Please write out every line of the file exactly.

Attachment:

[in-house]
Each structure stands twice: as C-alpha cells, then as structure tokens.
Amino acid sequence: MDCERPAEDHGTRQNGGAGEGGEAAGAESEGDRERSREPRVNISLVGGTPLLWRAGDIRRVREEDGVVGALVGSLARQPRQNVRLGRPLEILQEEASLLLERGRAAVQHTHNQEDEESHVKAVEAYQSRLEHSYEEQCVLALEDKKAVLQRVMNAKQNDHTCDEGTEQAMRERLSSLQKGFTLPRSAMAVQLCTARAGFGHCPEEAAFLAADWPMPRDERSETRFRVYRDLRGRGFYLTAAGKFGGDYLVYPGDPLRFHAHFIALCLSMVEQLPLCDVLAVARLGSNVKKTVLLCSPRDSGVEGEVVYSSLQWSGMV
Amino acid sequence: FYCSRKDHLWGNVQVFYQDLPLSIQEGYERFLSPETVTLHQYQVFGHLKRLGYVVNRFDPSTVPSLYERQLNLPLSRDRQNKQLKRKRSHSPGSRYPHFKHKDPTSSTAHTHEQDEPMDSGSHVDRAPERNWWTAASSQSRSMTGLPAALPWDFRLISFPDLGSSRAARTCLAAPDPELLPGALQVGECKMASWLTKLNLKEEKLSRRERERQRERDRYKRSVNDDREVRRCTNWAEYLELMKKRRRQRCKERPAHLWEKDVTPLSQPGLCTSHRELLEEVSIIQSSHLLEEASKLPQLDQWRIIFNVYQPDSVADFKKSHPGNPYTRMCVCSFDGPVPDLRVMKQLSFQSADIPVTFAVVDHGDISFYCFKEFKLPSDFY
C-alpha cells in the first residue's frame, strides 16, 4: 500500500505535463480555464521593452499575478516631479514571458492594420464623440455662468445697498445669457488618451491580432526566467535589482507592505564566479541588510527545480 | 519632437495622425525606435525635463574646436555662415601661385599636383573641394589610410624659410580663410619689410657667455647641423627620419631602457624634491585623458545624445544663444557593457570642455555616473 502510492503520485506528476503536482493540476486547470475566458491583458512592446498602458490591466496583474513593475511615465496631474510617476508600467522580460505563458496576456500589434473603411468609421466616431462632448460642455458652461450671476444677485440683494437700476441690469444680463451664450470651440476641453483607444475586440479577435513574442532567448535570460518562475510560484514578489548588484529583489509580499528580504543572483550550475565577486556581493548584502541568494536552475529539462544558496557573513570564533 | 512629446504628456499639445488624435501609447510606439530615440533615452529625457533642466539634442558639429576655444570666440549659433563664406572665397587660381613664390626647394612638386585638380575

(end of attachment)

[in-house]
Each structure stands twice: as C-alpha cells, then as structure tokens.
Amino acid sequence: MDCERPAEDHGTRQNGGAGEGGEAAGAESEGDRERSREPRVNISLVGGTPLLWRAGDIRRVREEDGVVGALVGSLARQPRQNVRLGRPLEILQEEASLLLERGRAAVQHTHNQEDEESHVKAVEAYQSRLEHSYEEQCVLALEDKKAVLQRVMNAKQNDHTCDEGTEQAMRERLSSLQKGFTLPRSAMAVQLCTARAGFGHCPEEAAFLAADWPMPRDERSETRFRVYRDLRGRGFYLTAAGKFGGDYLVYPGDPLRFHAHFIALCLSMVEQLPLCDVLAVARLGSNVKKTVLLCSPRDSGVEGEVVYSSLQWSGMV
Amino acid sequence: FYCSRKDHLWGNVQVFYQDLPLSIQEGYERFLSPETVTLHQYQVFGHLKRLGYVVNRFDPSTVPSLYERQLNLPLSRDRQNKQLKRKRSHSPGSRYPHFKHKDPTSSTAHTHEQDEPMDSGSHVDRAPERNWWTAASSQSRSMTGLPAALPWDFRLISFPDLGSSRAARTCLAAPDPELLPGALQVGECKMASWLTKLNLKEEKLSRRERERQRERDRYKRSVNDDREVRRCTNWAEYLELMKKRRRQRCKERPAHLWEKDVTPLSQPGLCTSHRELLEEVSIIQSSHLLEEASKLPQLDQWRIIFNVYQPDSVADFKKSHPGNPYTRMCVCSFDGPVPDLRVMKQLSFQSADIPVTFAVVDHGDISFYCFKEFKLPSDFY
C-alpha cells in the first residue's frame, strides 16, 4: 500500500505535463480555464521593452499575478516631479514571458492594420464623440455662468445697498445669457488618451491580432526566467535589482507592505564566479541588510527545480 | 519632437495622425525606435525635463574646436555662415601661385599636383573641394589610410624659410580663410619689410657667455647641423627620419631602457624634491585623458545624445544663444557593457570642455555616473 502510492503520485506528476503536482493540476486547470475566458491583458512592446498602458490591466496583474513593475511615465496631474510617476508600467522580460505563458496576456500589434473603411468609421466616431462632448460642455458652461450671476444677485440683494437700476441690469444680463451664450470651440476641453483607444475586440479577435513574442532567448535570460518562475510560484514578489548588484529583489509580499528580504543572483550550475565577486556581493548584502541568494536552475529539462544558496557573513570564533 | 512629446504628456499639445488624435501609447510606439530615440533615452529625457533642466539634442558639429576655444570666440549659433563664406572665397587660381613664390626647394612638386585638380575